Advertisement

Whole-Body Hyperthermia. A Systemic Treatment for Disseminated Cancer

  • R. T. Pettigrew
  • C. M. Lugate
Part of the Recent Results in Cancer Research / Fortschritte der Krebsforschung / Progrès dans les recherches sur le cancer book series (RECENTCANCER, volume 59)

Abstract

Regression of a disseminated tumour following inter-current infection and prolonged high fever was first reported by BUSCH over 100 years ago. In 1893 COLEY confirmed this observation and in a series of 38 patients with extensive cancer, who developed erysipelas and high fever, 12 had complete regression. COLEY then tried to reproduce this effect by injecting a mixture of toxins from the organisms responsible for erysipelas into patients with advanced malignancy, effecting some remarkable regressions. The use of toxins was unsatisfactory as a considerable time was taken to reach a maximum temperature of 40°C, and this temperature, in a toxic patient with disseminated disease, was difficult to maintain for long treatment intervals.

Keywords

Mycosis Fungoides Sweat Rate Serum Enzyme Activity Serum Bilirubin Concentration Body Treatment 
These keywords were added by machine and not by the authors. This process is experimental and the keywords may be updated as the learning algorithm improves.

Preview

Unable to display preview. Download preview PDF.

Unable to display preview. Download preview PDF.

References

  1. 1.
    Allan, J.A., Armstrong, J.E., Roddie, I.C.: The regional distribution of emotional sweating in man. In: Proc. physiol. Soc. 1973, p. 37Google Scholar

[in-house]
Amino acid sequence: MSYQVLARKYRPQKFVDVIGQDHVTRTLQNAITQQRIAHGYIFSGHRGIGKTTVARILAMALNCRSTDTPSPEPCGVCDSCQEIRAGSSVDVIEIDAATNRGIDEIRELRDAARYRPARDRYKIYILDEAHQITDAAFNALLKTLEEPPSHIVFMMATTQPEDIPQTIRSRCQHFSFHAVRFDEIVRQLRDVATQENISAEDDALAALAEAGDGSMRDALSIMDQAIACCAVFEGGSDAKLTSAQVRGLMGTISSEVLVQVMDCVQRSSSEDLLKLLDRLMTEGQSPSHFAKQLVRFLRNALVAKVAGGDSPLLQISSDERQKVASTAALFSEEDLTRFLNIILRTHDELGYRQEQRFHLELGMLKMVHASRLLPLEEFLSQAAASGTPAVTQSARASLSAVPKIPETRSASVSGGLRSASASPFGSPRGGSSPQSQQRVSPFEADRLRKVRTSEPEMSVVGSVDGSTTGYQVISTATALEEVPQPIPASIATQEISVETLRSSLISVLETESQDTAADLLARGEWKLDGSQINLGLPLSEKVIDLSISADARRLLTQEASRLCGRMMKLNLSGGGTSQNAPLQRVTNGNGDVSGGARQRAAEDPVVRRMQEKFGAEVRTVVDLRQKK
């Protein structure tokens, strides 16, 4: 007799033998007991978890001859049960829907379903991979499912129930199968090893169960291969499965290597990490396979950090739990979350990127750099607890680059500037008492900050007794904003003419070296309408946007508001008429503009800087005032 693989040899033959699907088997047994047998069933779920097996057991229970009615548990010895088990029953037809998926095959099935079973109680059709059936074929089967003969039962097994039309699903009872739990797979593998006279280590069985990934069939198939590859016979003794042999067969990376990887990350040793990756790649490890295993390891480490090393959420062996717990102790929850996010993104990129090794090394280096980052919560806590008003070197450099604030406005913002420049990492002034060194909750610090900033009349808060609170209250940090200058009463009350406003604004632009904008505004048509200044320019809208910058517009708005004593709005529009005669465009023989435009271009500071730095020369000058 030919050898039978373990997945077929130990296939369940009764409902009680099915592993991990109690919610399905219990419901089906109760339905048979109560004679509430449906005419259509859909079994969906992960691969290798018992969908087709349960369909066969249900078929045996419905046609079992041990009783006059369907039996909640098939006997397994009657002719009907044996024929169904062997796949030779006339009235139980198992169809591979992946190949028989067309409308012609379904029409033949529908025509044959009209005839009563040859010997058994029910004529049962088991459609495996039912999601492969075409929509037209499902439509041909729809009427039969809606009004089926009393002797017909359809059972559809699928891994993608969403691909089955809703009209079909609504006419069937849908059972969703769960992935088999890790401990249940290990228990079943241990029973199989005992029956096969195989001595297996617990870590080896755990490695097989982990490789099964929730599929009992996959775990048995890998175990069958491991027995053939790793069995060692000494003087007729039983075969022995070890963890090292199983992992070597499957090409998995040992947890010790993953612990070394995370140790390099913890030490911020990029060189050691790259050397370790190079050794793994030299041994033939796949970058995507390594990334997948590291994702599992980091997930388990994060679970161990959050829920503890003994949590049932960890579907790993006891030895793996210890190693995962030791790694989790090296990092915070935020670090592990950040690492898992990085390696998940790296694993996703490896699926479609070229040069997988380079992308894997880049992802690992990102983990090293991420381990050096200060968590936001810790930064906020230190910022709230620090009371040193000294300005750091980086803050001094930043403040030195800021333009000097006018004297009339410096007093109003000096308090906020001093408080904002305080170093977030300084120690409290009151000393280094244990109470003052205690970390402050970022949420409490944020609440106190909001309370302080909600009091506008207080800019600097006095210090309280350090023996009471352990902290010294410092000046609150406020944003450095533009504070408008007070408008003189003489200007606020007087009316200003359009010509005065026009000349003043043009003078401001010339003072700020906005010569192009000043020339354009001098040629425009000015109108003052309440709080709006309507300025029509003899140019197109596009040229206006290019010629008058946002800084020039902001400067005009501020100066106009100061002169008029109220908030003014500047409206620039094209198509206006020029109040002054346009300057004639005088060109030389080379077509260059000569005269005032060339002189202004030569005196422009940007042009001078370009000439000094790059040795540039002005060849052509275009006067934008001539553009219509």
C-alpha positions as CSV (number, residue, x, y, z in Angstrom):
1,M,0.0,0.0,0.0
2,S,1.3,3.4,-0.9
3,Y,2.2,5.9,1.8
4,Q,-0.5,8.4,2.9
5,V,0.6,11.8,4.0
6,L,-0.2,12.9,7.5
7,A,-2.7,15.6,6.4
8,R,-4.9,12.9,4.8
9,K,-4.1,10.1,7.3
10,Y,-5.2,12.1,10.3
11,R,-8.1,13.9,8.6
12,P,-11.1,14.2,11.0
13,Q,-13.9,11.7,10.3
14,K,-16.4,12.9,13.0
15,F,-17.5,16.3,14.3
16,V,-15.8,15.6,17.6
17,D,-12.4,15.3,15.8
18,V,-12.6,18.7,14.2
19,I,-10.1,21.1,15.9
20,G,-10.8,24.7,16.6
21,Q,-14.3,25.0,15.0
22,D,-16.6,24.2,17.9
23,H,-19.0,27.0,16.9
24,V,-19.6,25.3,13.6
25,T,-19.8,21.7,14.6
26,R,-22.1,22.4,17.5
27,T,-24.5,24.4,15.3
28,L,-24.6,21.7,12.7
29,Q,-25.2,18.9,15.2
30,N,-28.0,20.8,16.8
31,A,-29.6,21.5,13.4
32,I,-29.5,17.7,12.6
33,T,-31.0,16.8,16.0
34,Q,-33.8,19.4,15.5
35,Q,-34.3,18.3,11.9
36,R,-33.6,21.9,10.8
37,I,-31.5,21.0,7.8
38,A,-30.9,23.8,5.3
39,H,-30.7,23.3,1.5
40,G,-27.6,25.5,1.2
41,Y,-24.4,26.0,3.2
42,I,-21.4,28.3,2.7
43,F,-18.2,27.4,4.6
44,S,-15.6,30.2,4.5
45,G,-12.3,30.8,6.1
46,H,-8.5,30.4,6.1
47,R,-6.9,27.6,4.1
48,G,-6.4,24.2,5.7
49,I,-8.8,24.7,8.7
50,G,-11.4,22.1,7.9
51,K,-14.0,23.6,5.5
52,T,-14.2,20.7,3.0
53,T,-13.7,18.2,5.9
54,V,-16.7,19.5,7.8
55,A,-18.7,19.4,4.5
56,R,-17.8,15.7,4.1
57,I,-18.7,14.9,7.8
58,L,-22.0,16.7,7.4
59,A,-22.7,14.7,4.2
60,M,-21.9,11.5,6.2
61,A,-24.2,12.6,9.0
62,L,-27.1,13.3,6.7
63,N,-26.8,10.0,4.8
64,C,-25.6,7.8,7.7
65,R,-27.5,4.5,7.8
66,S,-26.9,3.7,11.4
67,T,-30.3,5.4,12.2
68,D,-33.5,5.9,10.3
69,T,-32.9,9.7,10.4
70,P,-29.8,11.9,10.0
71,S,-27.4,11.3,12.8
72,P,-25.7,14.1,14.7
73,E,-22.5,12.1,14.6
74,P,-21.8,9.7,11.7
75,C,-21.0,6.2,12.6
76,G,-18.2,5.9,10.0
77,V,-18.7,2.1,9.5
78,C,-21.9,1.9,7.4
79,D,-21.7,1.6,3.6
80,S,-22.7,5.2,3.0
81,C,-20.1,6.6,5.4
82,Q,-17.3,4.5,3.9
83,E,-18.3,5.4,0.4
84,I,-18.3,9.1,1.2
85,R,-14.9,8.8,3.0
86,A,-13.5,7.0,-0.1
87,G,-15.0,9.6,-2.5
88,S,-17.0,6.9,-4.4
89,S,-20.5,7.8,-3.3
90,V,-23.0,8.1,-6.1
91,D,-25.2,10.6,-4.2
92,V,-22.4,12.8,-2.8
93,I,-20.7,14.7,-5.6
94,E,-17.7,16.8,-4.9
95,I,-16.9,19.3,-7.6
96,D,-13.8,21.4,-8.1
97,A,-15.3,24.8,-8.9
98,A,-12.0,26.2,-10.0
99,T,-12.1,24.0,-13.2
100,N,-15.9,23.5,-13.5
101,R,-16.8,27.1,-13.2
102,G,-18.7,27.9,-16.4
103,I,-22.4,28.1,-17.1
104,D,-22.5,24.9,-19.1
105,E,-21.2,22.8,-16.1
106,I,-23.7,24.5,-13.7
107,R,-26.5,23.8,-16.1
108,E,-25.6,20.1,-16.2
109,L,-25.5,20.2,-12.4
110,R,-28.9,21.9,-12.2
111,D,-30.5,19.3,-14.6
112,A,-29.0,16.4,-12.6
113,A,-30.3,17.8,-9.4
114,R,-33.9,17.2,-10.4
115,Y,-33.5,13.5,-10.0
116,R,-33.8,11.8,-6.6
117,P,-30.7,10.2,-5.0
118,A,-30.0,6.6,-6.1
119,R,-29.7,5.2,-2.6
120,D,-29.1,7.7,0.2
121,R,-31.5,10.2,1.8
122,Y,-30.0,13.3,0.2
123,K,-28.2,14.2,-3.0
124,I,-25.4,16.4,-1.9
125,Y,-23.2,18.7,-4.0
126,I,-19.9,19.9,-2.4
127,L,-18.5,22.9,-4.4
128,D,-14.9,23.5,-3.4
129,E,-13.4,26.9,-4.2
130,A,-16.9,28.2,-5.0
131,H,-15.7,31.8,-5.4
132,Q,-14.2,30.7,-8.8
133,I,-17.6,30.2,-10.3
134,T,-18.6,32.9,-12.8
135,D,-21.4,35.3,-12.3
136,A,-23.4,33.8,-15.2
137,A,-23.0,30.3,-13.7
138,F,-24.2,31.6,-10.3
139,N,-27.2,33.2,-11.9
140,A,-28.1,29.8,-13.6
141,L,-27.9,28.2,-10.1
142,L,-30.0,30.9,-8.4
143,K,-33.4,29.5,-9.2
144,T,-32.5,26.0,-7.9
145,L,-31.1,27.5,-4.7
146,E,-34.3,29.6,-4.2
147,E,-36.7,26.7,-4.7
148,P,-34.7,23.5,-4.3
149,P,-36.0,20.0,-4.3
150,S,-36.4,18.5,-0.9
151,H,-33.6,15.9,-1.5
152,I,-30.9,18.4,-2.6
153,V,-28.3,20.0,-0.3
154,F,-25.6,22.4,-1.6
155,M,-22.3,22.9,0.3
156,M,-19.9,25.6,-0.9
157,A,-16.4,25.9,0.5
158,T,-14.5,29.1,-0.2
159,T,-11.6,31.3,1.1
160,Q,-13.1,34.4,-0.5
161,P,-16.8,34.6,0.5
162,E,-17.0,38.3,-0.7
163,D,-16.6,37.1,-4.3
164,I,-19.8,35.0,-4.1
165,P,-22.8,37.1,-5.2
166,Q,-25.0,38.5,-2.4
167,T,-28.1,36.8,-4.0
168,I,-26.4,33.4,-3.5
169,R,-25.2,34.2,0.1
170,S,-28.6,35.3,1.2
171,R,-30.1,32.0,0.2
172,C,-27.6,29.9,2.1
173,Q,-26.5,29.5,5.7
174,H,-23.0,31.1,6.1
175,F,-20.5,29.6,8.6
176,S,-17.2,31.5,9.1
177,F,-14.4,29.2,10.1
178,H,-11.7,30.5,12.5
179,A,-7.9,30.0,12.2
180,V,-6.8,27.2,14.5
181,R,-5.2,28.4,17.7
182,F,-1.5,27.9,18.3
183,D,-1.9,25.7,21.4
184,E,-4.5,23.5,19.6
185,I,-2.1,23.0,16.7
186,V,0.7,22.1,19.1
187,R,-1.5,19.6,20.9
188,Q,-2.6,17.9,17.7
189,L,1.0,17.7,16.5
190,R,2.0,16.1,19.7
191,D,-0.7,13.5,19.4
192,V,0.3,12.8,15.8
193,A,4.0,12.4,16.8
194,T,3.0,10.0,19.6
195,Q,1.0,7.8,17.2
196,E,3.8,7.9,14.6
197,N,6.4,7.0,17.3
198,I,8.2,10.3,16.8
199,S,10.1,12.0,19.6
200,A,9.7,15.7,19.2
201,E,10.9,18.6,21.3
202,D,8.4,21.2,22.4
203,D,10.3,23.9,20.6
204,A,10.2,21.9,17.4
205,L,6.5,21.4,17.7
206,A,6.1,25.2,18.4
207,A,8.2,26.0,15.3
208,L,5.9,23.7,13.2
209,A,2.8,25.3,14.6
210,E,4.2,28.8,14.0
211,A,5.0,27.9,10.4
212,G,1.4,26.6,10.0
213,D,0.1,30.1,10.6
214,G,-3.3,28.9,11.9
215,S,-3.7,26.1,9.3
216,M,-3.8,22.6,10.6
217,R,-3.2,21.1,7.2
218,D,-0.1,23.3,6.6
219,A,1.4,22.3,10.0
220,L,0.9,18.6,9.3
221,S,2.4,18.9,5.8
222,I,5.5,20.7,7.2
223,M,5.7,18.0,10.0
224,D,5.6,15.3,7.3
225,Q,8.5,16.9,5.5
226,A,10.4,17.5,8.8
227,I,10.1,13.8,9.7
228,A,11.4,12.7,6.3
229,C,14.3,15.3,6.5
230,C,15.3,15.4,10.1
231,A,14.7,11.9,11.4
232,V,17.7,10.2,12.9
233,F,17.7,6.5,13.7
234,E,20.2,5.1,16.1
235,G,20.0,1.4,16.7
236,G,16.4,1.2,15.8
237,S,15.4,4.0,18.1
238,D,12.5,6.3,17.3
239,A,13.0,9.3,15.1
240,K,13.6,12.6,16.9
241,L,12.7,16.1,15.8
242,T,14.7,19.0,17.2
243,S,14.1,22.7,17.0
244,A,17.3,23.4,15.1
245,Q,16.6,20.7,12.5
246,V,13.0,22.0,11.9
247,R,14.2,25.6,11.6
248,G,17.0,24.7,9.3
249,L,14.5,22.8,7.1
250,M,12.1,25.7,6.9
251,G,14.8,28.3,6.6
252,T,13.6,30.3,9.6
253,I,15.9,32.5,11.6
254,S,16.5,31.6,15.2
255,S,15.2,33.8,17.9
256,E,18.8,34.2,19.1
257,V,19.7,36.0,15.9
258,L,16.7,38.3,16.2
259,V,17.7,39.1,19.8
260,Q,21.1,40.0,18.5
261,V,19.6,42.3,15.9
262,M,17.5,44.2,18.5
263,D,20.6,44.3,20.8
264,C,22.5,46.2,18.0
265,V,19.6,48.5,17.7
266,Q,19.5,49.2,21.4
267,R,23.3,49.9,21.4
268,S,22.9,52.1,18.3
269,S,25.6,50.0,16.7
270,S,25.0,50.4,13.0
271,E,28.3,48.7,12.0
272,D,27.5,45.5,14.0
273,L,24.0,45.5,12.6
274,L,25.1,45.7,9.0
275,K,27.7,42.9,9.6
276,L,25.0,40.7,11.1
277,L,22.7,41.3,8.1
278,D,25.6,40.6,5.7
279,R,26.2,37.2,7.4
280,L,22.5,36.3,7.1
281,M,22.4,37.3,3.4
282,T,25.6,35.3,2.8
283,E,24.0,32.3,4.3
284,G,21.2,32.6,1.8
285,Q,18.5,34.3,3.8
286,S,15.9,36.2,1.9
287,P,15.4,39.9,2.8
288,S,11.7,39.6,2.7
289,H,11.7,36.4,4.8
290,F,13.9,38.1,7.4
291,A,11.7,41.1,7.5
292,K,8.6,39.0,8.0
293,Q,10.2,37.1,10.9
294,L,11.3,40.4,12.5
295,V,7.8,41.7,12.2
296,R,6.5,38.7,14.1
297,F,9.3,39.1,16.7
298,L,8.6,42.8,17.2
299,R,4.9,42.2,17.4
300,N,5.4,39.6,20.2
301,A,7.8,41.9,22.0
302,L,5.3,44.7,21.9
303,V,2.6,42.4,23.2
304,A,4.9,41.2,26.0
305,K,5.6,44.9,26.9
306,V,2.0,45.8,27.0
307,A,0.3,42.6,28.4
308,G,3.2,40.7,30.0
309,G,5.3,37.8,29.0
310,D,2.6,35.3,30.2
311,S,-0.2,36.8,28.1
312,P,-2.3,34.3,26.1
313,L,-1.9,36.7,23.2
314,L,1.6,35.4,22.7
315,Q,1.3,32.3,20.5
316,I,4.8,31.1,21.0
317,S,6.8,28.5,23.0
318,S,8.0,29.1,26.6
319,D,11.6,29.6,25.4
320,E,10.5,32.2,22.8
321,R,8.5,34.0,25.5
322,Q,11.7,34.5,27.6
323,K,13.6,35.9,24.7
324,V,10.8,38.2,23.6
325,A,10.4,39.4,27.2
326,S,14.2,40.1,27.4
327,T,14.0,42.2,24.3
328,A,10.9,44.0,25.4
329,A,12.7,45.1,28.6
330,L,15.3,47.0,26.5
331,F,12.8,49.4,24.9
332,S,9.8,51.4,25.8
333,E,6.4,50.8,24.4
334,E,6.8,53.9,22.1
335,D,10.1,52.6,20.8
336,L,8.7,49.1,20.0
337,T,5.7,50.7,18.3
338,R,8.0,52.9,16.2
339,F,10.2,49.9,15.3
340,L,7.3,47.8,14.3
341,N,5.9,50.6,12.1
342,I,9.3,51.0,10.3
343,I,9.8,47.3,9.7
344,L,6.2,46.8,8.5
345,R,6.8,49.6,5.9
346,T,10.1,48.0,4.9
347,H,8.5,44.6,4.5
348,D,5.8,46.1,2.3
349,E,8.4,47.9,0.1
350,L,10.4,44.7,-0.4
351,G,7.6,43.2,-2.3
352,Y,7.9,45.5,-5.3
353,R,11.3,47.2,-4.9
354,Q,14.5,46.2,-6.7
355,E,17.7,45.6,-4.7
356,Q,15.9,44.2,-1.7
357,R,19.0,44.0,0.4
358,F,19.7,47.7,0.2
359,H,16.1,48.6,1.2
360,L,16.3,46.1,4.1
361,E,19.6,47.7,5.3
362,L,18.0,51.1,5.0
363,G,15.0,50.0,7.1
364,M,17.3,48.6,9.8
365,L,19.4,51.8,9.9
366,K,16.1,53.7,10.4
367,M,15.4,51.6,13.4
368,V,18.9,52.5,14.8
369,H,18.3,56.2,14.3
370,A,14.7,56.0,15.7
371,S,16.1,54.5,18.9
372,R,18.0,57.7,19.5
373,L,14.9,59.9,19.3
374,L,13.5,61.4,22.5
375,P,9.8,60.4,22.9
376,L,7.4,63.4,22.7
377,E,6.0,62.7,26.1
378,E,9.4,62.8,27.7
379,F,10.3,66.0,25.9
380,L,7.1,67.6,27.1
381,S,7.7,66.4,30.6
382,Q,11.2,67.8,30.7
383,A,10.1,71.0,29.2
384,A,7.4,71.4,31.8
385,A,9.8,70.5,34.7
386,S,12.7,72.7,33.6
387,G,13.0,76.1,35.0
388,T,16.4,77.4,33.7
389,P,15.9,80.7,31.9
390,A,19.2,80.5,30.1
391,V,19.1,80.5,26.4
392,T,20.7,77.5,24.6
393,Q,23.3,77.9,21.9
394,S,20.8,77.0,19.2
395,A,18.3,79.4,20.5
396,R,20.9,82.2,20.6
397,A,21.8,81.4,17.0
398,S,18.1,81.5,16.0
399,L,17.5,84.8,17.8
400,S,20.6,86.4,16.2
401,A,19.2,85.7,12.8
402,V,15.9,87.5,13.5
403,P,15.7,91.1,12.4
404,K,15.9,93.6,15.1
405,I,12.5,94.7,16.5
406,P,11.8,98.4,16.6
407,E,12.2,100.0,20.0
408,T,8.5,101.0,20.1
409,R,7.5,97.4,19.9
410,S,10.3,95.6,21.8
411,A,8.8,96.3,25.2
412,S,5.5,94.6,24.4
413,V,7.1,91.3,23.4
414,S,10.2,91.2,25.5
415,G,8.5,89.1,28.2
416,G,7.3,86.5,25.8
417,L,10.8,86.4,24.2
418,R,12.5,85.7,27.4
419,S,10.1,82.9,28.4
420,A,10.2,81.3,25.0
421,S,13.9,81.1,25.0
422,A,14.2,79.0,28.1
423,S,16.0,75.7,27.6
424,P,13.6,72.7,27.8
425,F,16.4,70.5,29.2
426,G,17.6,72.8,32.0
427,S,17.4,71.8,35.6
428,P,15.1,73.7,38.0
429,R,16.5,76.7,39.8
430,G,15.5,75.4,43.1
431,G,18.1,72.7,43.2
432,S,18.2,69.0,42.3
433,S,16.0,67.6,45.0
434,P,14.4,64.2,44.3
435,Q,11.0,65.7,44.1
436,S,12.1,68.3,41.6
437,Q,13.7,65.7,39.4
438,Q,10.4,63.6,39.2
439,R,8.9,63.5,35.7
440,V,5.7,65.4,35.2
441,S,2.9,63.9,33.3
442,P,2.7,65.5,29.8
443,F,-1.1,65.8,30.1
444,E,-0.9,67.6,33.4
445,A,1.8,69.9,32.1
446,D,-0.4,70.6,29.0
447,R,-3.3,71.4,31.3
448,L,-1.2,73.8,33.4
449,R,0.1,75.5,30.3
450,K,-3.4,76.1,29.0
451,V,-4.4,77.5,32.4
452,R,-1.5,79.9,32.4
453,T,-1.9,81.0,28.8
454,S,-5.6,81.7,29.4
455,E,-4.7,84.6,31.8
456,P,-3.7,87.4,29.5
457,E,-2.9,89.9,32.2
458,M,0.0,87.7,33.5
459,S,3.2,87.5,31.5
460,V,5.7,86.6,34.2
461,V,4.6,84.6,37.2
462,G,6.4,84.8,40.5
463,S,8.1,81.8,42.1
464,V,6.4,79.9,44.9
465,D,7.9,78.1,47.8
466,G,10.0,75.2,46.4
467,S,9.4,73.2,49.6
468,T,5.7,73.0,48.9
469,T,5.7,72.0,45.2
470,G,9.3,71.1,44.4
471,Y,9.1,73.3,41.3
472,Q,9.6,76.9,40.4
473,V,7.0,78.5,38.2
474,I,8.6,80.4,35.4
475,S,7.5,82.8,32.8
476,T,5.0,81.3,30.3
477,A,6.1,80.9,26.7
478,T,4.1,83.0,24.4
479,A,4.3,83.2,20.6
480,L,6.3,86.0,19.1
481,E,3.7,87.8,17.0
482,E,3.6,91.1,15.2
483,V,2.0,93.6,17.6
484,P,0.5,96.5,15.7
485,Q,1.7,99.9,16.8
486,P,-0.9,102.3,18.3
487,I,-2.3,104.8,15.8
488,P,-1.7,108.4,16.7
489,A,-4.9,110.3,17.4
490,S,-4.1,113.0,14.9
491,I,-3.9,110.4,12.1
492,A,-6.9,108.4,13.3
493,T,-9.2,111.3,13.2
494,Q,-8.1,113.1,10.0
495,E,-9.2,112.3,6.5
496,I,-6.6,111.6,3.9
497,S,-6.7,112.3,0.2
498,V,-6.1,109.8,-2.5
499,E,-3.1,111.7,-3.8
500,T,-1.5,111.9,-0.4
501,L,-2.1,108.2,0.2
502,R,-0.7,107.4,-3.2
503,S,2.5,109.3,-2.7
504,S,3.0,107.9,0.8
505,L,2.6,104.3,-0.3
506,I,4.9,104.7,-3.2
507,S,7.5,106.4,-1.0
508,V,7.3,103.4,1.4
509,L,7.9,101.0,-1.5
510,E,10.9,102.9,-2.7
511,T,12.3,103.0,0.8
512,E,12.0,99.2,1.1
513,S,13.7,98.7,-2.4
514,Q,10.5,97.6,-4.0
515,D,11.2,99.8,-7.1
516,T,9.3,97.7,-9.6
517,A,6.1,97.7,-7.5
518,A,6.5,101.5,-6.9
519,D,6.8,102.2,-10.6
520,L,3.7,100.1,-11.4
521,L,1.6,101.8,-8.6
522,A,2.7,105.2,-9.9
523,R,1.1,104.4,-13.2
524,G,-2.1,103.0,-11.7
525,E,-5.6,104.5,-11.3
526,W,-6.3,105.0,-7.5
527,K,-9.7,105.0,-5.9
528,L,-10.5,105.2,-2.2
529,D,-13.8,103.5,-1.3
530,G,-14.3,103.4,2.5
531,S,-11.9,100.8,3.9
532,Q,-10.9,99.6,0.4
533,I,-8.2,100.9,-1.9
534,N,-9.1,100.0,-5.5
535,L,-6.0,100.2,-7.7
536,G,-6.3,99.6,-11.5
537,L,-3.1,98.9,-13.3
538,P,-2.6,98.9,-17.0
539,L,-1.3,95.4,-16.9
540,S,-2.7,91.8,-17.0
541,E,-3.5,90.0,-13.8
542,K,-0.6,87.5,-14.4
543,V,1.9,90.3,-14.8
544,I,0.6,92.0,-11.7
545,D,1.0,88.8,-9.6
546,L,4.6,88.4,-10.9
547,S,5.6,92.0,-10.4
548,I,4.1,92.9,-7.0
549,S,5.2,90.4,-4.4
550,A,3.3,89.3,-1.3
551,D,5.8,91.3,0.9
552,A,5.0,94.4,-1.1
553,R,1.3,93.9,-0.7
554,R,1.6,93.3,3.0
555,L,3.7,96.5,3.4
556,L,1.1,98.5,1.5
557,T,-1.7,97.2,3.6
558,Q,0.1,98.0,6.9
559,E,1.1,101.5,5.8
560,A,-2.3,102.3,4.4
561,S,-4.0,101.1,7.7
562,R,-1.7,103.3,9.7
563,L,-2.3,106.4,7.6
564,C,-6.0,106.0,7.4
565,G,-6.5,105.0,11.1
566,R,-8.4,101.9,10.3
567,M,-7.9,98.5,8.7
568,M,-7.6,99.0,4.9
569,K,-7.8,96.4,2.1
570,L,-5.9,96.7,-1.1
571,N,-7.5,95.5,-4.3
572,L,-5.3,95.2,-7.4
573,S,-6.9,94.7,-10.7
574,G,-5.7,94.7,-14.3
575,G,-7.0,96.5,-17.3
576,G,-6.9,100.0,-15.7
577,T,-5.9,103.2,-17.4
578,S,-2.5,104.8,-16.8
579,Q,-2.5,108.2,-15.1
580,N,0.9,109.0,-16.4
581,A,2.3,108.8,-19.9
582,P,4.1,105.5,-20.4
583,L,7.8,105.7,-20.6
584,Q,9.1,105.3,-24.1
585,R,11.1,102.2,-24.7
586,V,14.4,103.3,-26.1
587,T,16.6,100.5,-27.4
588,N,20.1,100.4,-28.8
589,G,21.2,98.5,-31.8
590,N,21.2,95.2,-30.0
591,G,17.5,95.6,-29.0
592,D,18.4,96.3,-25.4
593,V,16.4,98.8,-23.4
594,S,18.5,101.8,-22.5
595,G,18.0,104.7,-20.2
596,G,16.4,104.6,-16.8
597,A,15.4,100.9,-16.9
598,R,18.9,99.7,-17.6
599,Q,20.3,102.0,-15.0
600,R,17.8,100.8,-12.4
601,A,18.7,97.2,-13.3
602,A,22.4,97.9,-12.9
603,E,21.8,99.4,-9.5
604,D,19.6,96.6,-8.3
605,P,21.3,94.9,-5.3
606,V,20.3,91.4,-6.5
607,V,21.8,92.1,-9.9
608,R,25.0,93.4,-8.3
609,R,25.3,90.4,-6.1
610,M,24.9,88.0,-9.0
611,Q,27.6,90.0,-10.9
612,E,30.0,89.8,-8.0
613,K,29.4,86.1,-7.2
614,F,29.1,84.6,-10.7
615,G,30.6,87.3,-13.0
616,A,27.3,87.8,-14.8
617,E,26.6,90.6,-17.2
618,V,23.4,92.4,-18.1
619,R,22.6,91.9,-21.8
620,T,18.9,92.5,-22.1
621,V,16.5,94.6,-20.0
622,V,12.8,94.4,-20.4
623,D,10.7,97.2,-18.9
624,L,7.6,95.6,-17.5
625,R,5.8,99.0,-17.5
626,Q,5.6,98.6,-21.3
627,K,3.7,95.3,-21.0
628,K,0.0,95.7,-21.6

2. 2.
    Burger, F.J.: The effect of hyperthermia on serum enzymes activity. S. Afr. med. J. 44, 889–901 (1970)Google Scholar
  3. 3.
    Dickson, J.A., Ellis, H.A.: Stimulation of tumour cell differentiation by elevated temperature (4 2°C) in rats with transolated Yoshida tumours. Nature (Lond.) 248, 354–358 (1974)CrossRefGoogle Scholar
  4. 4.
    Findlay, J., Mcmanus, J., Ludgate, C.M., Pettigrew, R.T.: The effects of hyperthermia therapy on the liver. II. Morphological observations. J. clin. Path. (In press, 1975).Google Scholar
  5. 5.
    Giovanella, B.C. Lohman, W.A., Heidelberger, C.: Effect os elevated temperatures and drugs on the viability of L. 210 Leukaemia cells. Cancer Res. 30, 1623–1631 (1970)PubMedGoogle Scholar
  6. 6.
    Henderson, M.A., Pettigrew, R.T.: Induction of controlled hyperthermia in the treatment of cancer. Lancet (1971), 1275–1277Google Scholar
  7. 7.
    Johnston, H.J.: The action of short radiowaves on tissues - A comparison of the thermal sensitivities of transplantable tumours in vivo and in vitro. Amer. J. Cancer 38, 533–550 (1970)Google Scholar
  8. 8.
    Karle, H.: Destruction of red blood cells during experimental fever. Acta med. scand. 186, 349–359 (1969)PubMedCrossRefGoogle Scholar
  9. 9.
    Mckenzie, A.: Personal communication, 1975Google Scholar
  10. 10.
    Stevenson, D.E.: Chanoes caused by anaesthesia in the blood electrolytes of the dog. Brit. J. Anaesth. 32, 353–363 (1960)CrossRefGoogle Scholar

Copyright information

© Springer-Verlag Berlin · Heidelberg 1977

Authors and Affiliations

  • R. T. Pettigrew
  • C. M. Lugate

There are no affiliations available

Personalised recommendations